The Amendments for the JJ Bill are problematic. In particular #1, #5 and #11. Take ONE MORE STEP: PLEASE call your senators and ask them to Vote YES on S.2417 and NO on amendments #1, #5, #11 (as most harmful). Explanations are below
Amendments #1 and #11, filed by Senators Brownsberger and Tarr, would do away completely with the expungement provisions of this bill.
Amendment #5, filed by Senator Tarr, would strike out reforms to exclude very young children (7 to 10 year olds) from juvenile jurisdiction
Please call again today and ask your Senator to REJECT these three amendments:
Find Your State Senator here.
Call the State House Switchboard at 617-722-2000 and ask to be connected to your State Senator’s office.
My name is __________. I am a constituent of the Senator and I live in__________. The Senate will debate S.2417, an omnibus Juvenile Justice bill and I ask that s/he vote YES on this bill. I also ask that the Senator reject three harmful amendments to this bill:
Amendments #1 and #11 will deny reasonable efforts to allow young people move on beyond their past transgressions. These amendments would prevent the expungement of juvenile records, even if the case was dismissed, or was years or decades old.
Amendment #5 would keep very young, elementary school age children subject to delinquency proceedings. These Processing very young children is a waste of court’s limited resources, as they will highly unlikely be found competent to stand trial.
Amendment 1 – Removal of certain sections (Brownsberger)
Strikes out the entire section on expungement
Strikes out the entire section on youth status and DOC/HOC young adult programming
Strikes out language prohibiting the prosecution of child victims of sex trafficking
Removes the intra-family victim exception to parent-child privilege
Amendment 2 – Prohibiting Juvenile Solitary Confinement (Chang-Diaz and Eldridge)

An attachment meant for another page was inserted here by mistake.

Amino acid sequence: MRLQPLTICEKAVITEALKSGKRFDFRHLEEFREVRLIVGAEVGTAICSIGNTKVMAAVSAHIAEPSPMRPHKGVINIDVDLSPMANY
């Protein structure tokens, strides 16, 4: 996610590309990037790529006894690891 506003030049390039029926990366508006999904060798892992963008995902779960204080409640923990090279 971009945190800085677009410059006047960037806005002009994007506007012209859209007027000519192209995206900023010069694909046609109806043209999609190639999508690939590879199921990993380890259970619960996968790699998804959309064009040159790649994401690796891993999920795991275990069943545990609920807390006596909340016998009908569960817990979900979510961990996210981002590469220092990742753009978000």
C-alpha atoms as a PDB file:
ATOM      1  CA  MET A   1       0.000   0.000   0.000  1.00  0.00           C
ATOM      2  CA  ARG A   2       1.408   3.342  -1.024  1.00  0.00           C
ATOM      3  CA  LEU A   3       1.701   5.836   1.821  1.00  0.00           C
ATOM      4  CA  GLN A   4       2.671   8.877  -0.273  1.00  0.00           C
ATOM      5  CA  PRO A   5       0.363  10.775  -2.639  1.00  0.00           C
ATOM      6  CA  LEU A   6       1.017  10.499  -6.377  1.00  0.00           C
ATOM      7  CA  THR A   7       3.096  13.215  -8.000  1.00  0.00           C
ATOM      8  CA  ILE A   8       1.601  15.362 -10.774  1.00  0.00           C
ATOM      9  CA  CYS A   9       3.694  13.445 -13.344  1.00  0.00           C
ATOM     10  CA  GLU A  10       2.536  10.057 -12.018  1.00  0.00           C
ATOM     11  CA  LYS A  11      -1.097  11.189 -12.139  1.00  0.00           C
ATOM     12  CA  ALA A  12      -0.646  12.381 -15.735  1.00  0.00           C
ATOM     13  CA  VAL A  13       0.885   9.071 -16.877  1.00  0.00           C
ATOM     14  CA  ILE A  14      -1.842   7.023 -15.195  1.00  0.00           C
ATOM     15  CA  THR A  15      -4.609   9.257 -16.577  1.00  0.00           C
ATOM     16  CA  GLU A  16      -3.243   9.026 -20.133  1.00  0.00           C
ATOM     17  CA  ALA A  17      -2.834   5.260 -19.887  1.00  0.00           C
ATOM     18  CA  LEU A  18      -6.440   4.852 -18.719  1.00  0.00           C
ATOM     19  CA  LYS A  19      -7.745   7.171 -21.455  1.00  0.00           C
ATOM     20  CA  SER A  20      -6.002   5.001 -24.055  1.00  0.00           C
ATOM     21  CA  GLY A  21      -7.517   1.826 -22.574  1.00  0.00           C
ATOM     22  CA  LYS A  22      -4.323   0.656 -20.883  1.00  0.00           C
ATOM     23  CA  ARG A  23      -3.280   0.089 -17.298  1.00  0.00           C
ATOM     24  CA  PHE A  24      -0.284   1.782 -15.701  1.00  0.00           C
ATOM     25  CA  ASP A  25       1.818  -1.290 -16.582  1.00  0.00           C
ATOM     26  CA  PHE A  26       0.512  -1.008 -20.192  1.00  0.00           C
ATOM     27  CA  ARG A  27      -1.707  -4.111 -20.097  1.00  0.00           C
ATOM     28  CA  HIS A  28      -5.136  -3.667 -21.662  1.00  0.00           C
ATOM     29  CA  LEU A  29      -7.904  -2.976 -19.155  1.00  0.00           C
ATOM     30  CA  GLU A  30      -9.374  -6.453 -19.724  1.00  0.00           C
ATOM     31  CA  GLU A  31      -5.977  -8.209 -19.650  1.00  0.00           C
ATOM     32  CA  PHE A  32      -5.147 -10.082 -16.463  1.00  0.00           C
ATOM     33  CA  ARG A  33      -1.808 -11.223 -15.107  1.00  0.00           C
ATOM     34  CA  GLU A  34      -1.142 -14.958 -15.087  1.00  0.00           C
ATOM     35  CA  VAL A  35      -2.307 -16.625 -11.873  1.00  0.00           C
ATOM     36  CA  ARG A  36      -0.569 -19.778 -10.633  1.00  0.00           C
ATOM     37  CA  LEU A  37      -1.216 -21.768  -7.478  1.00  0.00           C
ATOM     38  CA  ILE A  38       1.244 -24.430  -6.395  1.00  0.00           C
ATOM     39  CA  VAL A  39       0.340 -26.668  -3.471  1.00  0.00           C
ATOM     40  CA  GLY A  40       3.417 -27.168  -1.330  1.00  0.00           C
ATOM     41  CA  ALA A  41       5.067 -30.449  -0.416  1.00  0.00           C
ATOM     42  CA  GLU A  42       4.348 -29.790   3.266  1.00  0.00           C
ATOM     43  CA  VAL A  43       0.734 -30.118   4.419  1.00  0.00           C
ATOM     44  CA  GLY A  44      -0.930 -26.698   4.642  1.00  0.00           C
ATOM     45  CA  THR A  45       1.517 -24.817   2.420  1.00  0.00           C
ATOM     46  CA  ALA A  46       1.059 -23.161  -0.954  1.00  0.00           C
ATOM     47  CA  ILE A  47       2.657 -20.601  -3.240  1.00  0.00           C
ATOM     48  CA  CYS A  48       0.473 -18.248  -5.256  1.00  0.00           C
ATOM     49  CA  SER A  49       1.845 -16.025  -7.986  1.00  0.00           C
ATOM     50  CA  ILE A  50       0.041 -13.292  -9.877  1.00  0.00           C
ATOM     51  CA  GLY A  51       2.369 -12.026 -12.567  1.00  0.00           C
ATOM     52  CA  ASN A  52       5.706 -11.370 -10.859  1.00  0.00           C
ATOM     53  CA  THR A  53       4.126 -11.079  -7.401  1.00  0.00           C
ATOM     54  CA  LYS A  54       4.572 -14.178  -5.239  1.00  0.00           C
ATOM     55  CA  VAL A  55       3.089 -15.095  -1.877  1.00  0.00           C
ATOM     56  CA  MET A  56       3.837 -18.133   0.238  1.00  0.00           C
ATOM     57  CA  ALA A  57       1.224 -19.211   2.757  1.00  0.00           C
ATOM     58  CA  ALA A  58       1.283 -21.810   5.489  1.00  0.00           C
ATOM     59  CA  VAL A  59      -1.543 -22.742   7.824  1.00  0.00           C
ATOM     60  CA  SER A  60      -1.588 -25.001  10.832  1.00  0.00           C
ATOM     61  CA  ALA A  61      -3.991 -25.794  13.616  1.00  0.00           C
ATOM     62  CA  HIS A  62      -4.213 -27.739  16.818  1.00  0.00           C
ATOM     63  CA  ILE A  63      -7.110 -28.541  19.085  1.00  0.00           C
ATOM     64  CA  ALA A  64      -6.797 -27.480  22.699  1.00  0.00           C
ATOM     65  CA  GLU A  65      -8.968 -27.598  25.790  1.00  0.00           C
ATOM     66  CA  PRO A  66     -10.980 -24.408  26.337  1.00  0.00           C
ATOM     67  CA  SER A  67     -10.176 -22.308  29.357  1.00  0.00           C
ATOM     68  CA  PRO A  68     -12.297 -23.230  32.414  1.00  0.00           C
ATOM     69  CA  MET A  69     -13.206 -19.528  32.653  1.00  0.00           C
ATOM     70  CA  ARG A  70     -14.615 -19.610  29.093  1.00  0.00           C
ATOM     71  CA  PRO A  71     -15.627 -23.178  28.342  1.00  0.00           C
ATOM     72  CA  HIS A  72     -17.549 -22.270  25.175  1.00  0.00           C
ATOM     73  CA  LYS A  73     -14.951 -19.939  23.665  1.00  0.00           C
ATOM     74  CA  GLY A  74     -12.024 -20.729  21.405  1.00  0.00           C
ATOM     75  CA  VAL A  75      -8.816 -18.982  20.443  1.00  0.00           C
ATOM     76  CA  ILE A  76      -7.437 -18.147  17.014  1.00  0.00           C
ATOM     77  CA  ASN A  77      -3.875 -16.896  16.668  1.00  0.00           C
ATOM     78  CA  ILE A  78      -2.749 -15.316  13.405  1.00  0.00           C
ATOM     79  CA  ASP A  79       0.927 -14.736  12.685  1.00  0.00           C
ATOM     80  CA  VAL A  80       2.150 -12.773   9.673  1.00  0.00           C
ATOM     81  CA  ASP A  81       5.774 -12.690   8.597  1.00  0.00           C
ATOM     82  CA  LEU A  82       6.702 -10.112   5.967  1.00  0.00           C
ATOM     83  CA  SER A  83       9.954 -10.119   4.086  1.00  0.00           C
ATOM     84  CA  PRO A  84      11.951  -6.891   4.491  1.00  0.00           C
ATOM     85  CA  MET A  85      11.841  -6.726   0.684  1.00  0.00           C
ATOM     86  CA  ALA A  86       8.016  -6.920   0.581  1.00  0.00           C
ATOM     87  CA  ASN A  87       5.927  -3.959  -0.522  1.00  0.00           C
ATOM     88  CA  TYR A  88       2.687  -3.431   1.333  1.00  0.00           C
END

Bans solitary confinement for prisoners under age 18 (but only in prisons and jails)
Amendment 3 – decriminalizing non-violent and verbal student behavior (Jehlen)
Disturbing public assembly and disorderly conduct offenses for students
Amendment 4 – further defining the role of school resource officers (Jehlen)
School Resource officer MOU bill
Amendment 5 – Jurisdiction (Tarr)
Strikes out language that would exclude very young children (7-10) from delinquency proceedings
Amendment 6 – Youth Mitigating Factor (Tarr)
Strikes out youth status language for juveniles, but keeps language authorizing DOC/HOC to provide programming for young adults
Amendment 7 – Habitual Offender (Tarr)
Three strikes language for adults
Amendment 8 – Finding of Delinquency on second and subsequent (Tarr)
Specifies that offenses that are only a fine for the first offense will have a delinquency finding for the second or subsequent offense
Amendment 9 – Addition of a district attorney to the juvenile justice data taskforce (Lovely)
Amendment 10 – Court discretion (Lovely)
Changes expungement for misdemeanor from automatic to discretionary
Amendment 11 – Expungement (Moore)
Strikes out expungement
Amendment 12 – Task Force Members (Moore)
Adds the president of the Massachusetts District Attorney’s Association; the president of the Massachusetts Chiefs of Police to data collection task force
Amendment 13 – Corrective Amendment
Clarifies that “restraints” not the “child” shall be removed from the court
Clarifies that youth status and adult sentencing is only for juveniles subject to adult sentences not for delinquency cases
Clarifies right to counsel with better grammar
Adds MDAA and Mass Police Chiefs to data collection task force